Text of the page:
The film starts with what looks like petals floating to the ground, tons of gray and black crashing, and then sprouts into a field of sharp stalks. Into this field enters a polygonal bearded man, who nervously makes his way through the atmospheric soundscape suggestive of a dream, or perhaps a nightmare.
The German word for “Catcher,” Faengar, is a new a short released by German filmmaker Fabien Koppenhöffer. In his directorial debut, Koppenhöffer developed a story based on J.D. Salinger’s iconic Catcher in the Rye, the classic novel of adolescent angst.
“It’s a bit inspired by the title,” he noted in a Skype interview with The Creators Project. “I read it 10 years ago in school, and I think and it’s a nice metaphor for getting old and all that stuff.”
Koppenhöffer developed the characters with Markus Färber, a colleague from the University of Art and Design in Kassel, Germany. “I didn’t want a very realistic look,” he said. “I wanted an abstract world. I just wanted really abstract, reduced, low poly look.”
Indeed, in early sketches we see the original old man character with his arms outstretched. His head is hunched, almost at the same level as his shoulders. The child creature, on the other hand, stands tall, though he only comes up to the old man’s knees. It’s this creature that evades the old man’s efforts, vanishing like an apparition.
Part of what makes Faengar successful is its rich sound environment, which complements the straightforward polygonal shapes and animation with a touch of hypnotic realism. For this project, Koppenhöffer relied on the terrific FreeSound.org for open sound files. With his music background, he edited them to exactly what he needed.
“I really knew what sounds I needed, and I arranged them in a totally new way,” he explained. Koppenhöffer worked briefly with two sound designers and also relied on his own skills. “I in put a lot of sounds and layered them over and over and just mixed them together. It was just really trial and error to just get the right mood.”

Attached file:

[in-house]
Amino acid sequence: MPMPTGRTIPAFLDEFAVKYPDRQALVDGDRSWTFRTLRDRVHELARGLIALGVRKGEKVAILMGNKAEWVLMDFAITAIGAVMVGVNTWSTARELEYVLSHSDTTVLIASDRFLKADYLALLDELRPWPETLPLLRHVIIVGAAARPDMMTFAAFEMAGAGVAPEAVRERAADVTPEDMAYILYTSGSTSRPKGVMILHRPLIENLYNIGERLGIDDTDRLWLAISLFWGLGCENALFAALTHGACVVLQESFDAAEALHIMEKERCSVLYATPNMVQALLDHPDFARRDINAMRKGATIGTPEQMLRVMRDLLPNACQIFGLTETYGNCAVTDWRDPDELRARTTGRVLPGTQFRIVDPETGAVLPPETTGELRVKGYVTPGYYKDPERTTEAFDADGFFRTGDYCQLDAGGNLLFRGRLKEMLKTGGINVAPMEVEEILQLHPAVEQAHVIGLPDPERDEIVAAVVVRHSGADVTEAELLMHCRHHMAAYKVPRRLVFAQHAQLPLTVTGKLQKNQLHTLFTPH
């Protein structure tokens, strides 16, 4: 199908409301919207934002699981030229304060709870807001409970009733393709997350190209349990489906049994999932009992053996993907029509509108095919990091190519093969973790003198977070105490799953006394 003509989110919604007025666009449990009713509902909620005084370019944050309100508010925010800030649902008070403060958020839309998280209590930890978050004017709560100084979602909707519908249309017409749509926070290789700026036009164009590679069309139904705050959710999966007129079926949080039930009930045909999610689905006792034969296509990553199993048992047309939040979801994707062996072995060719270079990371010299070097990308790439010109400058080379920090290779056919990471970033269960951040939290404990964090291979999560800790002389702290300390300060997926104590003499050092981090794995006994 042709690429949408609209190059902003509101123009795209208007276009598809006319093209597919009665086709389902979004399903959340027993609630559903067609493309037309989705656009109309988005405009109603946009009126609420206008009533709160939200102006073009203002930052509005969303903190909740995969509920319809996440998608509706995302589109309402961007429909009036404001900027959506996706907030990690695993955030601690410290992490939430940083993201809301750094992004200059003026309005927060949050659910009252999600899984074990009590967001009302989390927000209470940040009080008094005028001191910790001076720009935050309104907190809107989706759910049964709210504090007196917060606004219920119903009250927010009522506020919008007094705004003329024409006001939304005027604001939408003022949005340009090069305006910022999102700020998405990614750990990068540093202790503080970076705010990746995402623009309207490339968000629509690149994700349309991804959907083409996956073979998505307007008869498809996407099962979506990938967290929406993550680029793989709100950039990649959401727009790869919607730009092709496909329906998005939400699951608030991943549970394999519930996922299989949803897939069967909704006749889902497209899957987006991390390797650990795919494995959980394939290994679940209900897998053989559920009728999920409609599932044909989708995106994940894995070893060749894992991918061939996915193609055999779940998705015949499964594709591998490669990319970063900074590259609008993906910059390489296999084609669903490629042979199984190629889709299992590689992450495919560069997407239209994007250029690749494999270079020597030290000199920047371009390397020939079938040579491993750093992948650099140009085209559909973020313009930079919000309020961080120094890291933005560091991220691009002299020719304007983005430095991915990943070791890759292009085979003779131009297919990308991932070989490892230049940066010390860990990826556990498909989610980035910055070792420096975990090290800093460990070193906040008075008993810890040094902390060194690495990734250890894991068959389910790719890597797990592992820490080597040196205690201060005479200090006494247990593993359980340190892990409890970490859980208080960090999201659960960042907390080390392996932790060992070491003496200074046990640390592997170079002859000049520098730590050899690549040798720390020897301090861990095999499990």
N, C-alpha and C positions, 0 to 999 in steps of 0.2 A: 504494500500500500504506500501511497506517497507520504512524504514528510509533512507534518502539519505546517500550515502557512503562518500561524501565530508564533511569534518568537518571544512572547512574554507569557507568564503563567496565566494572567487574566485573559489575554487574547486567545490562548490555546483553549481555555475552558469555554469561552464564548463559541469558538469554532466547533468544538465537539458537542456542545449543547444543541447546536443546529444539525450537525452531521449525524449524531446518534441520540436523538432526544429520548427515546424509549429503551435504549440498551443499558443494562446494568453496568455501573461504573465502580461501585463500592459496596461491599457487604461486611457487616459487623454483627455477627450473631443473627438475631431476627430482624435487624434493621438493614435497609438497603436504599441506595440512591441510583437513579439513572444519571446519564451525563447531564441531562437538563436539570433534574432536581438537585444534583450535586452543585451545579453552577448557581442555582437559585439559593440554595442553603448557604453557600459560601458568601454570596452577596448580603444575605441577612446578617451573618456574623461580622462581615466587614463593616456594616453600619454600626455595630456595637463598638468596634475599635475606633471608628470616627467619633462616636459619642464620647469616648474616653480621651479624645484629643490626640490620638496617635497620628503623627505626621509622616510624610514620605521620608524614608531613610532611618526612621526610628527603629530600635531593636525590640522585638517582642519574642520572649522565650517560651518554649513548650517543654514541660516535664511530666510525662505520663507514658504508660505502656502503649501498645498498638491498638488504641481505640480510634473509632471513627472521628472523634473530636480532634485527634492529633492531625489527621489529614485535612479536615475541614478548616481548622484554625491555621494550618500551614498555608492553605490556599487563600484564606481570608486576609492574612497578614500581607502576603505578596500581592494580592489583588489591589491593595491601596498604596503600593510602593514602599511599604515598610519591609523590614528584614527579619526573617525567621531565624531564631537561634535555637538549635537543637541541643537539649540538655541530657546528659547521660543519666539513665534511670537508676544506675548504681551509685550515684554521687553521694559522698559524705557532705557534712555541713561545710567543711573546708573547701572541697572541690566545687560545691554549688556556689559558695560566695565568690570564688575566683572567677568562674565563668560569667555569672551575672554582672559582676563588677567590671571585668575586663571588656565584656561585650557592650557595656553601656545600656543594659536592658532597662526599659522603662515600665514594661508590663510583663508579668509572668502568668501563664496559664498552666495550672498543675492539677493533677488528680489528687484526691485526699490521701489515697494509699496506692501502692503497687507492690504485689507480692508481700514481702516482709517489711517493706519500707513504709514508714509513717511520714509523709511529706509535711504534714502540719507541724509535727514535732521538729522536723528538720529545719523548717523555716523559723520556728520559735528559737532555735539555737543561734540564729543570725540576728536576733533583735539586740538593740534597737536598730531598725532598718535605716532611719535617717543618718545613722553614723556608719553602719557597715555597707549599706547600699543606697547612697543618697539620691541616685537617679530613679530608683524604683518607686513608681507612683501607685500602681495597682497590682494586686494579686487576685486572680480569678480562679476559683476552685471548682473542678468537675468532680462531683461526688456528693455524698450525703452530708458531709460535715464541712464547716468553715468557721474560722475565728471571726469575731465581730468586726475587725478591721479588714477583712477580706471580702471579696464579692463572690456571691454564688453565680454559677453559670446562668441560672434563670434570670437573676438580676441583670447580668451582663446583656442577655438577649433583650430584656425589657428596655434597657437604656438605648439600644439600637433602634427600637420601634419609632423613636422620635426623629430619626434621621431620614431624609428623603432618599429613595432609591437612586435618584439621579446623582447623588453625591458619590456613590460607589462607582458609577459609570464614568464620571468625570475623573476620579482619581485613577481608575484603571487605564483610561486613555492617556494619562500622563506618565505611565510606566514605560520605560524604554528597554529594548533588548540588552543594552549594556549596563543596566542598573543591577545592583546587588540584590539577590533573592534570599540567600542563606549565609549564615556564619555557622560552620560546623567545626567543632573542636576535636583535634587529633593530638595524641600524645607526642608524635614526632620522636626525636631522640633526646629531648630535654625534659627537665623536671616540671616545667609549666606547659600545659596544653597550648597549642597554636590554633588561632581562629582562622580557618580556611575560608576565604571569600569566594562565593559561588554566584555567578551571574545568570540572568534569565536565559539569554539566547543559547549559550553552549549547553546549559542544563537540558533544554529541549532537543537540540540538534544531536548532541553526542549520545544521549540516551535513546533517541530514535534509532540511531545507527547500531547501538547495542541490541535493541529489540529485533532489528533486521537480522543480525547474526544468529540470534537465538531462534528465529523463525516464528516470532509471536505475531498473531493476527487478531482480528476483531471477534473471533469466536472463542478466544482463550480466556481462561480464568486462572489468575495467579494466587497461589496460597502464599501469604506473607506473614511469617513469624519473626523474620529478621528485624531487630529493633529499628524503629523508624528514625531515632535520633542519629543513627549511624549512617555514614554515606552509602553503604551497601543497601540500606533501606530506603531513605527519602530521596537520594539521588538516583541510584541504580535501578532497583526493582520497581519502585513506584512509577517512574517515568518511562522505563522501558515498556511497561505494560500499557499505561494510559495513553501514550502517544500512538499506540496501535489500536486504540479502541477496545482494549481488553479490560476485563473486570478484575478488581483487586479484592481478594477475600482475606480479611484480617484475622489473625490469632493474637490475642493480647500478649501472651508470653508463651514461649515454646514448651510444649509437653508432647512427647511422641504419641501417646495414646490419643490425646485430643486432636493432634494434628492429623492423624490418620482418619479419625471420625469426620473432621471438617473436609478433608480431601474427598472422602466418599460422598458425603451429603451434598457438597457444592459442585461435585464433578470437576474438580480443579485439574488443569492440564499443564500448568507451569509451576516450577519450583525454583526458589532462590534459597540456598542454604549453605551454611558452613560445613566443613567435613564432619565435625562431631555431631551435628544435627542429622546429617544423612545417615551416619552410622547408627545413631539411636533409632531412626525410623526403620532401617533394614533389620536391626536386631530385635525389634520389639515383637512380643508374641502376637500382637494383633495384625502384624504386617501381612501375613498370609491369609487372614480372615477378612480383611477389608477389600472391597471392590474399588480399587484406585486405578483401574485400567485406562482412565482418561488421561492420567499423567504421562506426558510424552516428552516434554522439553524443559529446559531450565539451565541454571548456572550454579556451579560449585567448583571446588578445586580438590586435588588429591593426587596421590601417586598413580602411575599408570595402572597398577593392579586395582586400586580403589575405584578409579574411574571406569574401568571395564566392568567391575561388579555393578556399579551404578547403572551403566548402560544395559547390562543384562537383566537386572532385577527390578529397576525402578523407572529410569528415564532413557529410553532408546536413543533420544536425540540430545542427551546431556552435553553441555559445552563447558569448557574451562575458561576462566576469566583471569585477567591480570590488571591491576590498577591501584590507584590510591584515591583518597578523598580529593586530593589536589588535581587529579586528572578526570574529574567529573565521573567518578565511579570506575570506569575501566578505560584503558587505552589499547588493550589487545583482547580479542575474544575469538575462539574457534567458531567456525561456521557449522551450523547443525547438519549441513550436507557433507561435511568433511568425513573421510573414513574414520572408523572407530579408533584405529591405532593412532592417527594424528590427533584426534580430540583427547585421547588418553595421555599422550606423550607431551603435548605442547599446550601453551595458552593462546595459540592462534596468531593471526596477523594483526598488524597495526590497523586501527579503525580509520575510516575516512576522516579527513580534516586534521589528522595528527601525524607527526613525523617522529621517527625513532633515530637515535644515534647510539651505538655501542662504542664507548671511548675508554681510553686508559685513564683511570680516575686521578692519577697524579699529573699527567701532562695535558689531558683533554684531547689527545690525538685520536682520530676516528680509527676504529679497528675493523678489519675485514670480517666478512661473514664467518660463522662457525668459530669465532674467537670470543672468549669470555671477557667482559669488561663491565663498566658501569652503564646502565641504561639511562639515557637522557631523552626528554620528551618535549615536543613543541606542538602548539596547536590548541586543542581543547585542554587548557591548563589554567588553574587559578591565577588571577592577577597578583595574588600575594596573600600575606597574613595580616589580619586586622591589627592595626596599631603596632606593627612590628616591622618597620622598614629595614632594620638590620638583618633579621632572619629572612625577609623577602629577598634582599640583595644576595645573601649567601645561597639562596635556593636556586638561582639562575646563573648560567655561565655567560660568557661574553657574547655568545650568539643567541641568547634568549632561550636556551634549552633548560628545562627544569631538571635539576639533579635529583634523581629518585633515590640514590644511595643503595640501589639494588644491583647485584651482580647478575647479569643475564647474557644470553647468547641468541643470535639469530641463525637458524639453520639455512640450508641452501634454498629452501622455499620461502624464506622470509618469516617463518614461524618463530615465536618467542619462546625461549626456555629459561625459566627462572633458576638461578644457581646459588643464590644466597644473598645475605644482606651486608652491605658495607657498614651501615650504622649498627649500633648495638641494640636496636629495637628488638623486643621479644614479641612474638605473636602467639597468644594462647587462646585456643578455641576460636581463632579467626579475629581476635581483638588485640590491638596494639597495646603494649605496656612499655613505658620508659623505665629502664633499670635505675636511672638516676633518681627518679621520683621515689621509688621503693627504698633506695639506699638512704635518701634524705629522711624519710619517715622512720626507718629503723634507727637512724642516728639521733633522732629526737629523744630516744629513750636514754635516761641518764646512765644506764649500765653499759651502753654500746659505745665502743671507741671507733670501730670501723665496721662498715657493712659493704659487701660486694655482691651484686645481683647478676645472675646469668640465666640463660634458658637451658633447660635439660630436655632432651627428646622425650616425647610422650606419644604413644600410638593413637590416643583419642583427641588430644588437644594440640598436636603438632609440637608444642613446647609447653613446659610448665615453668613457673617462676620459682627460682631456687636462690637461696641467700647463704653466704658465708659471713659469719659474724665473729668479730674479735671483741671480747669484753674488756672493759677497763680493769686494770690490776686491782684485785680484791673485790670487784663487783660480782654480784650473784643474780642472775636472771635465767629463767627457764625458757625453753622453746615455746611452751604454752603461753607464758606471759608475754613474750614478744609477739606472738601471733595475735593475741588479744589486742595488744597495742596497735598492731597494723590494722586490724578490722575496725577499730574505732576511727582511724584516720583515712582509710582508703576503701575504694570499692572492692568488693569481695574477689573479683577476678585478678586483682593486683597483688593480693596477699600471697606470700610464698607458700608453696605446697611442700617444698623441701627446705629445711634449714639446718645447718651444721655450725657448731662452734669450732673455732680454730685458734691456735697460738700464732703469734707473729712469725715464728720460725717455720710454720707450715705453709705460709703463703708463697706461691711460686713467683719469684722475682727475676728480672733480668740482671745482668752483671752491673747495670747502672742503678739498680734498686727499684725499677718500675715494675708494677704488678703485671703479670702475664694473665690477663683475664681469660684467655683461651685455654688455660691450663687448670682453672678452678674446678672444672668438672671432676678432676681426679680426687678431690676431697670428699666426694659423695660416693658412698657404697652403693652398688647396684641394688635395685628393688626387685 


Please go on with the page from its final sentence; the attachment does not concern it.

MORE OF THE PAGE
This is the second minimalist black-and-white animation I’ve reviewed now involving old age, and I wonder if there’s a trend brewing. In Mikey Please‘s The Eagleman Stag, an old, bearded man reflects back on his life with melancholy. It gets me wondering if technologists’ nonstop talk about the future has us imagining a time in our lives where we look back on today.
And perhaps in that future, the idea of a film festival will be a ghostly past we chase after in our old age. Despite being featured as a Vimeo staff pick and receiving almost 700 likes, Faengar has yet to see the inside of a traditional theater. “I decided not to go the normal festival way,” Koppenhöffer noted. “I want to spread it out right now.”
He promised that he and Färber will be releasing more making-of material in the near future, but in the mean time, check out some of Färber’s original sketches below…